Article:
Humphrey, Judith Ann
PDF (Version of Record)
- Requires a PDF viewer such as GSview, Xpdf or Adobe Acrobat Reader
|Google Scholar:||Look up in Google Scholar|
The thesis uses a synthesis of feminist and literary theory to analyse the way in which girls' school-stories challenge and subvert traditional societal constructs and provide images of liberation for girls and women.
The literary implications of a woman-centred universe are addressed in a study of plot and character. The texts provide a challenge to traditional literary representations of passive femininity, replacing them with images of active girls and women. There is tension between the domestic discourse and the discourse of adventure, but this is overcome by stress on character. The use of an interrogative subject position and of multiple and morally complex focalisers ensures that the identifying reader can maintain a position as subject within the text without being subjected to its ideology.
The liberating images of the books are seen in education, games, religion and friendship. Girls were educated either to serve or to please men; the intellectual woman was an affront to the natural order as decreed by medicine and theology. School-stories challenge this by presenting for identification girls who find study exciting and fulfilling and professional women who have chosen a life connected with learning. Games for girls fundamentally questioned the construct of frail femininity shored up by medical theories of finite energy, by Darwinism and by the eugenics movement. Religion was an significant part of life, and the texts provide a rigorous analysis of faith. The role of the Headmistress, simultaneously omnipotent and strongly maternal, subverts the traditional image of woman and of God. Women have been defined socially by their relations to men and have been seen as incomplete without them. Close friendship for women was defined as diseased and problematic by the sexologists working at the beginning of the century. These relationships are reclaimed in school-stories in terms of deep, abiding love.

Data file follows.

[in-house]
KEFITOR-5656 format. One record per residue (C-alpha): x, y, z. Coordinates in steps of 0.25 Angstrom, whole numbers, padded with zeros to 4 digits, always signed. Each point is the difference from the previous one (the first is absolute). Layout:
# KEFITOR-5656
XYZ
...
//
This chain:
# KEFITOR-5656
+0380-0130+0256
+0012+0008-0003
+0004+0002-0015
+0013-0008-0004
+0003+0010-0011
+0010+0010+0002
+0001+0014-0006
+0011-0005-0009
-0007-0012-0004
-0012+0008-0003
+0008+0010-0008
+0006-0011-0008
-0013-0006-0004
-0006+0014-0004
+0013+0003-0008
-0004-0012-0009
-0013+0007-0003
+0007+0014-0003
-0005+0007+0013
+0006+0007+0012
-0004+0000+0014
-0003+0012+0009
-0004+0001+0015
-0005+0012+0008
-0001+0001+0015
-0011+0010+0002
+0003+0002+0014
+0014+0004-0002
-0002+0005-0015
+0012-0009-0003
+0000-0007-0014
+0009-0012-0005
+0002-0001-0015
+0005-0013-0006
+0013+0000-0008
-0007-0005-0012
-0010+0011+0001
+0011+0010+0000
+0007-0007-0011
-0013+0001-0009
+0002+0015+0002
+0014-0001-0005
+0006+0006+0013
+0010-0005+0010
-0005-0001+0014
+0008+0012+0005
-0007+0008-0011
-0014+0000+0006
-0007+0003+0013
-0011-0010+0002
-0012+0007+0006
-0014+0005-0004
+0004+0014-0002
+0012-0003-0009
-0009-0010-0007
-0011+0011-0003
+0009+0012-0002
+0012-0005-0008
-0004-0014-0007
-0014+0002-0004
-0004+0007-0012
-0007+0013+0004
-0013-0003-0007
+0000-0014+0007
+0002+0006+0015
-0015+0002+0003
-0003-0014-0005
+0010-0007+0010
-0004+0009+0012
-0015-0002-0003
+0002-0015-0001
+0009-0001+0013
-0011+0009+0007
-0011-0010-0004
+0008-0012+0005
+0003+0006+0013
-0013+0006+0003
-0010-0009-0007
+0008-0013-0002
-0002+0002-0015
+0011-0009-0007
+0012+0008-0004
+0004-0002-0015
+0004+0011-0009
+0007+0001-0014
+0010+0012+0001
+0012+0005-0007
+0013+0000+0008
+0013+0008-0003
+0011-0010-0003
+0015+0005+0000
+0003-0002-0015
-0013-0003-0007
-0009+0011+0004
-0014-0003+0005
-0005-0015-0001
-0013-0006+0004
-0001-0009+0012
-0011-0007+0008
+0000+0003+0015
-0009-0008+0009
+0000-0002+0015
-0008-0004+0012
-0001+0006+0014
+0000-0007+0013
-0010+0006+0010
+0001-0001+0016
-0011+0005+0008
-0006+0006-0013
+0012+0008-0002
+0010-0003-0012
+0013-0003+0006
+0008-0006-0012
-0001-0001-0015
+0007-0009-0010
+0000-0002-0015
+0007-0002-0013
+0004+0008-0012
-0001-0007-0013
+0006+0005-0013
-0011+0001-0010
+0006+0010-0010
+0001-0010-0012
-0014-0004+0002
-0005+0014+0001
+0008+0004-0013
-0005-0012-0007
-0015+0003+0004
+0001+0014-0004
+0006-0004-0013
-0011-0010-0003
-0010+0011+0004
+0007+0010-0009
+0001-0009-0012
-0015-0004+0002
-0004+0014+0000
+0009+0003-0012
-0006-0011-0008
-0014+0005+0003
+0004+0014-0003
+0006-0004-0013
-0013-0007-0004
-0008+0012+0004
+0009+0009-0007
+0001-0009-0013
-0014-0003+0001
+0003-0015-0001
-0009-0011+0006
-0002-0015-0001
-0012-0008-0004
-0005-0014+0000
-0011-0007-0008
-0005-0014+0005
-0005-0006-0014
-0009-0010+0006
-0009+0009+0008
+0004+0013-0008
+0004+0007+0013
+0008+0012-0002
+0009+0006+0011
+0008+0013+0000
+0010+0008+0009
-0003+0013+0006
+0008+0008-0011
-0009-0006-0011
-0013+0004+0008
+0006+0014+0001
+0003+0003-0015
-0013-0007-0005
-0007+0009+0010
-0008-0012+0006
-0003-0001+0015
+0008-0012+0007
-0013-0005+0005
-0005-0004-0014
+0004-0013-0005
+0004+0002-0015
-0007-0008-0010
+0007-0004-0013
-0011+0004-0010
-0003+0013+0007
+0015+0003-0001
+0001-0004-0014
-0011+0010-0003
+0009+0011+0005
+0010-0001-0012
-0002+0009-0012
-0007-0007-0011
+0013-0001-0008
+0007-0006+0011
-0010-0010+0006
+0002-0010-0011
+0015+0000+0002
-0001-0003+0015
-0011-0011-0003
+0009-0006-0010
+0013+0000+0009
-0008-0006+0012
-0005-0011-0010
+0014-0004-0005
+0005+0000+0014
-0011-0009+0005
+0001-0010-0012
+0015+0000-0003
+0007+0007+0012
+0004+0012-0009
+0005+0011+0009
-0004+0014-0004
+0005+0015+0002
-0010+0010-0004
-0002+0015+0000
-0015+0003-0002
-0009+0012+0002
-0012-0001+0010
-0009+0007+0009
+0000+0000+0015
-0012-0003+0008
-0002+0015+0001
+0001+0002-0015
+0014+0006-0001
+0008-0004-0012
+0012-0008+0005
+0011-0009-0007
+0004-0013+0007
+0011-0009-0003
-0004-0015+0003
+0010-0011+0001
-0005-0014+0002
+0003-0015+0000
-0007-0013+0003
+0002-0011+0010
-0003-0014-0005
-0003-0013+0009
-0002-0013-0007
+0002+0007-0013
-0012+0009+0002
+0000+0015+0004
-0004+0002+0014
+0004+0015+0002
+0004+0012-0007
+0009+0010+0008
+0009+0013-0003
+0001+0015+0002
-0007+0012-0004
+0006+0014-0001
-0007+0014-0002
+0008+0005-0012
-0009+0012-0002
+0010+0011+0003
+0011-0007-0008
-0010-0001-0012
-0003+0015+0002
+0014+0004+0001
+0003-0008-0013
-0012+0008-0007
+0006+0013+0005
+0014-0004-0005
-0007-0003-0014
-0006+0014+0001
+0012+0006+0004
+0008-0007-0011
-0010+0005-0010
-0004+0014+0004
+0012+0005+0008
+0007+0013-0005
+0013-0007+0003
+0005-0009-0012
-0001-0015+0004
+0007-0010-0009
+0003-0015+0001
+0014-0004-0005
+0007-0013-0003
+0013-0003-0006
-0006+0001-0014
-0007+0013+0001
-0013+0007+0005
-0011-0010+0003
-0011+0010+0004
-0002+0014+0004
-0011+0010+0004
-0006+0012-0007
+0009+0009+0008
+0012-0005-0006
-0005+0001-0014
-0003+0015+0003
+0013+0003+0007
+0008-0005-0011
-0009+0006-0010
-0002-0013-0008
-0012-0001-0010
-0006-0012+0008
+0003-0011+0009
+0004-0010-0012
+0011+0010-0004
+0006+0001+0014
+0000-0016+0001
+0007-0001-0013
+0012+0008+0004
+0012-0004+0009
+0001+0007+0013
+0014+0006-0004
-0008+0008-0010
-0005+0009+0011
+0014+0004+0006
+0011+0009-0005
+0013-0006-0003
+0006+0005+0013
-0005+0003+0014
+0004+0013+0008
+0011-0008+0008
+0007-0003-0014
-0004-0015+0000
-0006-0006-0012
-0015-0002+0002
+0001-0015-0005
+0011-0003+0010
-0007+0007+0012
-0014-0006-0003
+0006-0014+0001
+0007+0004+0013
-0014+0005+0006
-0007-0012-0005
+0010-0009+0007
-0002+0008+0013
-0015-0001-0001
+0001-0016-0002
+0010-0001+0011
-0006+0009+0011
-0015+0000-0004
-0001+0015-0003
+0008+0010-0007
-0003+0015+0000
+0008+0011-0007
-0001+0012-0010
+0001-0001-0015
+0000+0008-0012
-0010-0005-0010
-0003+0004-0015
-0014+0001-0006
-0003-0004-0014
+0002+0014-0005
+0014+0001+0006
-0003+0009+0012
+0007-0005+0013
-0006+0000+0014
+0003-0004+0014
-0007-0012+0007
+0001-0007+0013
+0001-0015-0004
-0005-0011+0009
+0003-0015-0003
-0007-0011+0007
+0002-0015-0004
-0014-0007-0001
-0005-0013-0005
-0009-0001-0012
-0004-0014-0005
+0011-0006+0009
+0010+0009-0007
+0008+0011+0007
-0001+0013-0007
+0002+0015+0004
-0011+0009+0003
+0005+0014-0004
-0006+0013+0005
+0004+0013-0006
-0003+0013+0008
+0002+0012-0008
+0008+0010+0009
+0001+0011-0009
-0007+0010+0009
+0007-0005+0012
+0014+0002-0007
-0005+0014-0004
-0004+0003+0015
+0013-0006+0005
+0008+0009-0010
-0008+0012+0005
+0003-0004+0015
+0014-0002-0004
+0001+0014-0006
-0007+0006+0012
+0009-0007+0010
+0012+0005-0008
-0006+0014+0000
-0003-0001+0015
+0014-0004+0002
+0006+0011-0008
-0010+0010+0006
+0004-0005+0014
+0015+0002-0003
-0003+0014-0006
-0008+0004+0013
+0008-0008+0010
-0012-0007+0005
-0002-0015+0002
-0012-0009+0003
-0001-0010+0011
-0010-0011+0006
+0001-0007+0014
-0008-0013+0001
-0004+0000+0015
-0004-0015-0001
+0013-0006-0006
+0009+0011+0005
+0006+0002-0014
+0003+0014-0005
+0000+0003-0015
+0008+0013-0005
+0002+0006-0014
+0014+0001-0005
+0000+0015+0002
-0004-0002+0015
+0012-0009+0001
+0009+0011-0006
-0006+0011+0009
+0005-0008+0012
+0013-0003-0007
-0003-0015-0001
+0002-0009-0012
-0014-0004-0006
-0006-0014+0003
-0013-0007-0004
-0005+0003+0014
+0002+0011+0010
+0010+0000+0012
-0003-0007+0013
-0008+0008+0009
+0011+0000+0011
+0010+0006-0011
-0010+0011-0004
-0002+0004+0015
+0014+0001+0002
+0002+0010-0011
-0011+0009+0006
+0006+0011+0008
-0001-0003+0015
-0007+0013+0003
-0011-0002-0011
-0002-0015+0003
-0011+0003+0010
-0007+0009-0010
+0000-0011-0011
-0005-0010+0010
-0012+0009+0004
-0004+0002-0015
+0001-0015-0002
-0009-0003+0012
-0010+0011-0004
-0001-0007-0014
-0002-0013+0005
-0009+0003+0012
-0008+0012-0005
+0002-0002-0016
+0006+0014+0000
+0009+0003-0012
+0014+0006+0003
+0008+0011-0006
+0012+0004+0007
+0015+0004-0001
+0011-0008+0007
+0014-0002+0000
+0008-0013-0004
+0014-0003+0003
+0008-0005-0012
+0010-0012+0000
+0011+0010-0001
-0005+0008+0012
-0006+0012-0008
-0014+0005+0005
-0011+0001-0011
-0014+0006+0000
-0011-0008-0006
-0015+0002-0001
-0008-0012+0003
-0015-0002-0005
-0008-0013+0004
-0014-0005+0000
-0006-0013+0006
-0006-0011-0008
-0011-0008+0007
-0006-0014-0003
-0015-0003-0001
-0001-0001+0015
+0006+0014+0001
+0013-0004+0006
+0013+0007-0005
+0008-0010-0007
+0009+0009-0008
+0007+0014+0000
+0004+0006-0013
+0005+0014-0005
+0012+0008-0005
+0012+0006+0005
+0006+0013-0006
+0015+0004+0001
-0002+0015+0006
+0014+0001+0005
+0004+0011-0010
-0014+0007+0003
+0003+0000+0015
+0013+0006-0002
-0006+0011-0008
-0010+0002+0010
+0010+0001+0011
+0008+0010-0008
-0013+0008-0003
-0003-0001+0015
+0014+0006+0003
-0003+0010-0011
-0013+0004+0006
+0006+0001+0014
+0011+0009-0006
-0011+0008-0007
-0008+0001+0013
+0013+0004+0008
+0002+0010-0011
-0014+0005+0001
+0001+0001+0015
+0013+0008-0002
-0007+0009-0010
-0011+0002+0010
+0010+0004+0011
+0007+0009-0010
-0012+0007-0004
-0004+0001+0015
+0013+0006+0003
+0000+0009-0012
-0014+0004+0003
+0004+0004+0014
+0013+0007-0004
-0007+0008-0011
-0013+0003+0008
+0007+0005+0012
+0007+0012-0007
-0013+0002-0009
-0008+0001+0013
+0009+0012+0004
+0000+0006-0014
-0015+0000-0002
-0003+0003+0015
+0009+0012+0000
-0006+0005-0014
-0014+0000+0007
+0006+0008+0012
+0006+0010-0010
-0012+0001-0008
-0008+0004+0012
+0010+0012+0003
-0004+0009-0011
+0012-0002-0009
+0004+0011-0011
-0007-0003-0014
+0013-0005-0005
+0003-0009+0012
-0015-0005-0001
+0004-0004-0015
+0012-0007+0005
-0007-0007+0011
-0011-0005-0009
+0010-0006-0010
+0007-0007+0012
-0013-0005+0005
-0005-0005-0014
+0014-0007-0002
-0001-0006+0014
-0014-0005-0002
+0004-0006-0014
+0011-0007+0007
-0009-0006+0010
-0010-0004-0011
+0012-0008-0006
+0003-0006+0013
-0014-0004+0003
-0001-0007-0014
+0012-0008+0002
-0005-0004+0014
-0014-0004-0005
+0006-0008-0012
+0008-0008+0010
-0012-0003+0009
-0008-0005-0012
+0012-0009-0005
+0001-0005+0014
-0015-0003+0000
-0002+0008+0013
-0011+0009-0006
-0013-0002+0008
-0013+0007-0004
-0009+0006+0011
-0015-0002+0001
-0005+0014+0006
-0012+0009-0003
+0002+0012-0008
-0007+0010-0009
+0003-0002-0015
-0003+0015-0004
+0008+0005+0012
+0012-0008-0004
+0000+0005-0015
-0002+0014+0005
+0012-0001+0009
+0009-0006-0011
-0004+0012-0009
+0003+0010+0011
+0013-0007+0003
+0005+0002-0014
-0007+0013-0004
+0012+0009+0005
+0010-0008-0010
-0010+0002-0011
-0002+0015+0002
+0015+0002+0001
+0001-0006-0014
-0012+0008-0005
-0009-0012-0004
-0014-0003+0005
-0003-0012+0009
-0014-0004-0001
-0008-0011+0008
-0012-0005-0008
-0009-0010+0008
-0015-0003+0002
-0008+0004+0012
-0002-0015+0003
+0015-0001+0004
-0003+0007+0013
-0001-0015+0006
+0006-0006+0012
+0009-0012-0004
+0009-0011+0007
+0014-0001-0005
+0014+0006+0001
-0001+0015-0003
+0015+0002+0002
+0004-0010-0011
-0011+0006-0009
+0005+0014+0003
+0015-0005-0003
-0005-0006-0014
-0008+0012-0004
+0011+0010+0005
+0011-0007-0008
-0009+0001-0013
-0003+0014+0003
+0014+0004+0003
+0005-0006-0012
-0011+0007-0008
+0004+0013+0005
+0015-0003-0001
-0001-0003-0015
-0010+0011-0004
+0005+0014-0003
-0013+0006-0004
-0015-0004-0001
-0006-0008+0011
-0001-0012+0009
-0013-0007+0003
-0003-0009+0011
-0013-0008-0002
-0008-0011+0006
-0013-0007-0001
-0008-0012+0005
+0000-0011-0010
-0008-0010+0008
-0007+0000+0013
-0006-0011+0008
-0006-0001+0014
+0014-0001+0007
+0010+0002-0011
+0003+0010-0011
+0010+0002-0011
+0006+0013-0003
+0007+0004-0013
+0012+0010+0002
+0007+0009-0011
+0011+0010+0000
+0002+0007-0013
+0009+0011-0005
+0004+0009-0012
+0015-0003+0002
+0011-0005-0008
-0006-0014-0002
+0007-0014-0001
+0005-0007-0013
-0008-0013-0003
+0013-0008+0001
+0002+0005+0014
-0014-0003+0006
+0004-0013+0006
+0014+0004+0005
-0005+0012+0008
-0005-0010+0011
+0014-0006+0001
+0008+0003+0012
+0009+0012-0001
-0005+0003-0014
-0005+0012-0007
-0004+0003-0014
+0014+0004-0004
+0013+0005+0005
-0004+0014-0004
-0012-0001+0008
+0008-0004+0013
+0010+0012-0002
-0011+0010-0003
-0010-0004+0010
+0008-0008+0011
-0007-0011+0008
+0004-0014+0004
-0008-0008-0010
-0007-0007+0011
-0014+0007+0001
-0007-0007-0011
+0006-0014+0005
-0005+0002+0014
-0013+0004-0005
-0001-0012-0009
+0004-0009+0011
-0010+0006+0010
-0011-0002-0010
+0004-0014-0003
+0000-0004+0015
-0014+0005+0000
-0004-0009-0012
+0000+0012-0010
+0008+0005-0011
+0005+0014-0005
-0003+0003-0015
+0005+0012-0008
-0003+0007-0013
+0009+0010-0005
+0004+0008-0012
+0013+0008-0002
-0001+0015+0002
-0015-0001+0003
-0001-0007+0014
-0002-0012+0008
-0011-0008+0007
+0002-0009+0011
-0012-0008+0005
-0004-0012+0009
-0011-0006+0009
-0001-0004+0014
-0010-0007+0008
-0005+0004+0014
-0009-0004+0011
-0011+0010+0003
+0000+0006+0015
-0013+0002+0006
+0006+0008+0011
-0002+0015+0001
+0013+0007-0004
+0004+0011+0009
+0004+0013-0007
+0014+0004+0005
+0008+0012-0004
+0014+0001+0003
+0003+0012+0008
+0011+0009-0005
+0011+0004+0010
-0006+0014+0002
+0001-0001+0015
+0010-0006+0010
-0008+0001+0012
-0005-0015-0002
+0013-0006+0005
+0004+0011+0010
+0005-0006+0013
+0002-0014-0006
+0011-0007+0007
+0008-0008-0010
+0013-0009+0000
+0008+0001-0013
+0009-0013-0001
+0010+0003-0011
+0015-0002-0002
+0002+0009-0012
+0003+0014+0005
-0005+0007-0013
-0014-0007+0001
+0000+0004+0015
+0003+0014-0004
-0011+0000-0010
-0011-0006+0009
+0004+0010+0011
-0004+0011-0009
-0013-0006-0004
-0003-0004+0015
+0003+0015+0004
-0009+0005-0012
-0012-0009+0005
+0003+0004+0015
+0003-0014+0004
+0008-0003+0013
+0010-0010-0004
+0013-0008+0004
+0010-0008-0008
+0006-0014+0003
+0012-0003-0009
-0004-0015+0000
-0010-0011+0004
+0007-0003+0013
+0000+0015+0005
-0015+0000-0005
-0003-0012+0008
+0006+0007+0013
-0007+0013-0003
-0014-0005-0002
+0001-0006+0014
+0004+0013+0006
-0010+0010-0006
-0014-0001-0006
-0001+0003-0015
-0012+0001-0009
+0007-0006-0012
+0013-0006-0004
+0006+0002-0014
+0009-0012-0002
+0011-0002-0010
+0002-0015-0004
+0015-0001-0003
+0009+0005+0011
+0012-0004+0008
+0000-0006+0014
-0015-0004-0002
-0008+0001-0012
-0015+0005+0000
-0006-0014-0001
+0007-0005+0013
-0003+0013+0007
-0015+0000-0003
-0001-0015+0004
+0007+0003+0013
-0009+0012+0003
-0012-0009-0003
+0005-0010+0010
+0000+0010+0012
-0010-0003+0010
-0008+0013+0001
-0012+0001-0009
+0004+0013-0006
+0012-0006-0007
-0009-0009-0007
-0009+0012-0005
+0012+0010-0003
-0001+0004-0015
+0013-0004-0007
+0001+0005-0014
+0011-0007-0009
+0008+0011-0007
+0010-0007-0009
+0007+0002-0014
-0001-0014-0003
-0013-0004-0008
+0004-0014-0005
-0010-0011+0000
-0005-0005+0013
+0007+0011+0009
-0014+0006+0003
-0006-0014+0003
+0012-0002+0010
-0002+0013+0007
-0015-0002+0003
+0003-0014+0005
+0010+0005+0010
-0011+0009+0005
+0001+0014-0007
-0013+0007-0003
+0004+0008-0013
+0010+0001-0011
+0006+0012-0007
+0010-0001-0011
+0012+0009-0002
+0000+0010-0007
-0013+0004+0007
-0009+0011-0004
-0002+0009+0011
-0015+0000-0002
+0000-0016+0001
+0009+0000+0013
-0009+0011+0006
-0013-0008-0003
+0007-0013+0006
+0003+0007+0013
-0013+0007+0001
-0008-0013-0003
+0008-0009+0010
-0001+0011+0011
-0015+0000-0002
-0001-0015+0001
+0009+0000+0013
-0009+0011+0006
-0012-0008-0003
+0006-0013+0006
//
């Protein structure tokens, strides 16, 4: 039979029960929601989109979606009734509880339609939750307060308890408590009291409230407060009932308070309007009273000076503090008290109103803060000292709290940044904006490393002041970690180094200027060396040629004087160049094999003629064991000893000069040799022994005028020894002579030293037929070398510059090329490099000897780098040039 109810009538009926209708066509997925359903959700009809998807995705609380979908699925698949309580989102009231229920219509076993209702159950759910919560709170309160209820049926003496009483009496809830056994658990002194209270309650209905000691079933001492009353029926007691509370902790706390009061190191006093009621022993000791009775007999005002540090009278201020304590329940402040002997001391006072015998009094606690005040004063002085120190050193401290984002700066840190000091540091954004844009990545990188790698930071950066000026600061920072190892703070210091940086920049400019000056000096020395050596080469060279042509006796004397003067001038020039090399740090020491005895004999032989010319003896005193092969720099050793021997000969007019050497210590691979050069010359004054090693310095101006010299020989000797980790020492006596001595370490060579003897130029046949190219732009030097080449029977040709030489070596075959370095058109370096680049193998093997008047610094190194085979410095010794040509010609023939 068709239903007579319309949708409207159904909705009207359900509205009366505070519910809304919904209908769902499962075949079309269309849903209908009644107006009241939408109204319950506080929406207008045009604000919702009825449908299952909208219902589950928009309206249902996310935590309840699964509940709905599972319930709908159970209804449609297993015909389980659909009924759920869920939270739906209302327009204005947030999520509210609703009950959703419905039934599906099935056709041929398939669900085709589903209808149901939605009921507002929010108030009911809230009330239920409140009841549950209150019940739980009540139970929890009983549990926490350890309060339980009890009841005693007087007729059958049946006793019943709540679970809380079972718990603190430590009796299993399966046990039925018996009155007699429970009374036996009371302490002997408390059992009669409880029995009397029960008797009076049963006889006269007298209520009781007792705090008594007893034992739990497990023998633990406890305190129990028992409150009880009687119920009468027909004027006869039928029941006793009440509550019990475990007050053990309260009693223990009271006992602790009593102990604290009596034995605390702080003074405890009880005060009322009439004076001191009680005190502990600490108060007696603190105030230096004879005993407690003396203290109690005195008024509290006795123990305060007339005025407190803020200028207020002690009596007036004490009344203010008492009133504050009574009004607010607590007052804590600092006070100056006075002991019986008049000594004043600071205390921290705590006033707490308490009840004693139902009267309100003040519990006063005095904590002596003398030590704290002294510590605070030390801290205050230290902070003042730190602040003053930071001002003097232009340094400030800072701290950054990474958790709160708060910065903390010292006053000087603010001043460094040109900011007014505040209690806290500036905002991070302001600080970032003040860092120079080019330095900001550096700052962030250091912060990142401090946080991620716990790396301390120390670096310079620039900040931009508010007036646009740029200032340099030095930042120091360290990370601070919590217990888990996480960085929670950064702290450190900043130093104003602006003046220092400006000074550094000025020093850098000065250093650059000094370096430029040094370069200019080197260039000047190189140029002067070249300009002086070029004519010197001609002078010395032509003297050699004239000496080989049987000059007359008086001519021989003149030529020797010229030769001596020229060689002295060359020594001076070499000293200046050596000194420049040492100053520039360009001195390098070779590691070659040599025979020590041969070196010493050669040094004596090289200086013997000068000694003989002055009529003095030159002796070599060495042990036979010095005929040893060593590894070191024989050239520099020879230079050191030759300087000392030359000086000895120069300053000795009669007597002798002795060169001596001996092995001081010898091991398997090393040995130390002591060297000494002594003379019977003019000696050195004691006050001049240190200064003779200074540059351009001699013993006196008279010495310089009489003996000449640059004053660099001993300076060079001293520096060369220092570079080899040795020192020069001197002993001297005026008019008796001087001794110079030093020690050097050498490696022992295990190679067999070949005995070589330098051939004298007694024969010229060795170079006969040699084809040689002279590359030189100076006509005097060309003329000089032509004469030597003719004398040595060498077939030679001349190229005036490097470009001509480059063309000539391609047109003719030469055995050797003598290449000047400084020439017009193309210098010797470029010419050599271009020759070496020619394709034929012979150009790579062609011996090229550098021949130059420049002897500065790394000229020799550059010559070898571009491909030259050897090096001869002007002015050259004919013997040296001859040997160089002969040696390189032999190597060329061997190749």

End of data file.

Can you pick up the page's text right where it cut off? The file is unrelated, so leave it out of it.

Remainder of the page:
|Item Type:||Thesis (PhD)|
|Copyright Holders:||2000 The Author|
|Keywords:||Girls in literature; schools in literature; feminist criticism; children's stories|
|Academic Unit/School:||Faculty of Arts and Social Sciences (FASS) > Art History, Classical Studies, English and Creative Writing, Music|
|Depositing User:||Ann McAloon|
|Date Deposited:||23 Nov 2009 12:15|
|Last Modified:||19 Jan 2017 10:43|
|Share this page:|
Download history for this item
These details should be considered as only a guide to the number of downloads performed manually. Algorithmic methods have been applied in an attempt to remove automated downloads from the displayed statistics but no guarantee can be made as to the accuracy of the figures.